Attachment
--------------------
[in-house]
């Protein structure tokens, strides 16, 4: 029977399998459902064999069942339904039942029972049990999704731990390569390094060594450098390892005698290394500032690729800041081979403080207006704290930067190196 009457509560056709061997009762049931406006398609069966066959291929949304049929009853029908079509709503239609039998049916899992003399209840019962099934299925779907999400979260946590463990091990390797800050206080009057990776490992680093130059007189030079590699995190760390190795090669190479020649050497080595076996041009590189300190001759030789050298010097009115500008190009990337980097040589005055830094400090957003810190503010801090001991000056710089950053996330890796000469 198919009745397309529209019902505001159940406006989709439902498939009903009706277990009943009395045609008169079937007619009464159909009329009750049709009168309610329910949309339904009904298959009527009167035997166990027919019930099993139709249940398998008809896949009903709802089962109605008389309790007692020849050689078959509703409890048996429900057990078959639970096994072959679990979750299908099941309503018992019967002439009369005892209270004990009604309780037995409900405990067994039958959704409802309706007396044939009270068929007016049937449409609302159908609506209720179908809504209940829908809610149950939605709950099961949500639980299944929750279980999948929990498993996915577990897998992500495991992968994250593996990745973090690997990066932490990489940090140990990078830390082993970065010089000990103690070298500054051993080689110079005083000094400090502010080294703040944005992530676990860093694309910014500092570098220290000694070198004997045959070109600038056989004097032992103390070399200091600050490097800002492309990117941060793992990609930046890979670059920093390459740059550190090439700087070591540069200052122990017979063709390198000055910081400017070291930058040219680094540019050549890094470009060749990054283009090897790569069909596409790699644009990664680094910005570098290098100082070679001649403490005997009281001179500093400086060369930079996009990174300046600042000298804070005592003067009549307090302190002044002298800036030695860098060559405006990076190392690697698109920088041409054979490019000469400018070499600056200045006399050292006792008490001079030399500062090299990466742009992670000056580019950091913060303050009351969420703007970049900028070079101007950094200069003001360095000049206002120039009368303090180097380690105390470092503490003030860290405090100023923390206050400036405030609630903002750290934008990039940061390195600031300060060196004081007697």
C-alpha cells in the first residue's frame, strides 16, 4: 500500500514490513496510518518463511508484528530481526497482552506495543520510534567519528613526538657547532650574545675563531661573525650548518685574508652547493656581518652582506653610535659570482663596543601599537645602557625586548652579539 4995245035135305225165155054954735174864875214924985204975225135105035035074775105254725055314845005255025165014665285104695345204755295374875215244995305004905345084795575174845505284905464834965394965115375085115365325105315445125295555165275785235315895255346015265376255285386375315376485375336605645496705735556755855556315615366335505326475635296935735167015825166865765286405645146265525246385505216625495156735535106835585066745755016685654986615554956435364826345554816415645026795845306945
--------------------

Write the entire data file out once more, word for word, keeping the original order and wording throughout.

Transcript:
[in-house]
């Protein structure tokens, strides 16, 4: 029977399998459902064999069942339904039942029972049990999704731990390569390094060594450098390892005698290394500032690729800041081979403080207006704290930067190196 009457509560056709061997009762049931406006398609069966066959291929949304049929009853029908079509709503239609039998049916899992003399209840019962099934299925779907999400979260946590463990091990390797800050206080009057990776490992680093130059007189030079590699995190760390190795090669190479020649050497080595076996041009590189300190001759030789050298010097009115500008190009990337980097040589005055830094400090957003810190503010801090001991000056710089950053996330890796000469 198919009745397309529209019902505001159940406006989709439902498939009903009706277990009943009395045609008169079937007619009464159909009329009750049709009168309610329910949309339904009904298959009527009167035997166990027919019930099993139709249940398998008809896949009903709802089962109605008389309790007692020849050689078959509703409890048996429900057990078959639970096994072959679990979750299908099941309503018992019967002439009369005892209270004990009604309780037995409900405990067994039958959704409802309706007396044939009270068929007016049937449409609302159908609506209720179908809504209940829908809610149950939605709950099961949500639980299944929750279980999948929990498993996915577990897998992500495991992968994250593996990745973090690997990066932490990489940090140990990078830390082993970065010089000990103690070298500054051993080689110079005083000094400090502010080294703040944005992530676990860093694309910014500092570098220290000694070198004997045959070109600038056989004097032992103390070399200091600050490097800002492309990117941060793992990609930046890979670059920093390459740059550190090439700087070591540069200052122990017979063709390198000055910081400017070291930058040219680094540019050549890094470009060749990054283009090897790569069909596409790699644009990664680094910005570098290098100082070679001649403490005997009281001179500093400086060369930079996009990174300046600042000298804070005592003067009549307090302190002044002298800036030695860098060559405006990076190392690697698109920088041409054979490019000469400018070499600056200045006399050292006792008490001079030399500062090299990466742009992670000056580019950091913060303050009351969420703007970049900028070079101007950094200069003001360095000049206002120039009368303090180097380690105390470092503490003030860290405090100023923390206050400036405030609630903002750290934008990039940061390195600031300060060196004081007697």
C-alpha cells in the first residue's frame, strides 16, 4: 500500500514490513496510518518463511508484528530481526497482552506495543520510534567519528613526538657547532650574545675563531661573525650548518685574508652547493656581518652582506653610535659570482663596543601599537645602557625586548652579539 4995245035135305225165155054954735174864875214924985204975225135105035035074775105254725055314845005255025165014665285104695345204755295374875215244995305004905345084795575174845505284905464834965394965115375085115365325105315445125295555165275785235315895255346015265376255285386375315376485375336605645496705735556755855556315615366335505326475635296935735167015825166865765286405645146265525246385505216625495156735535106835585066745755016685654986615554956435364826345554816415645026795845306945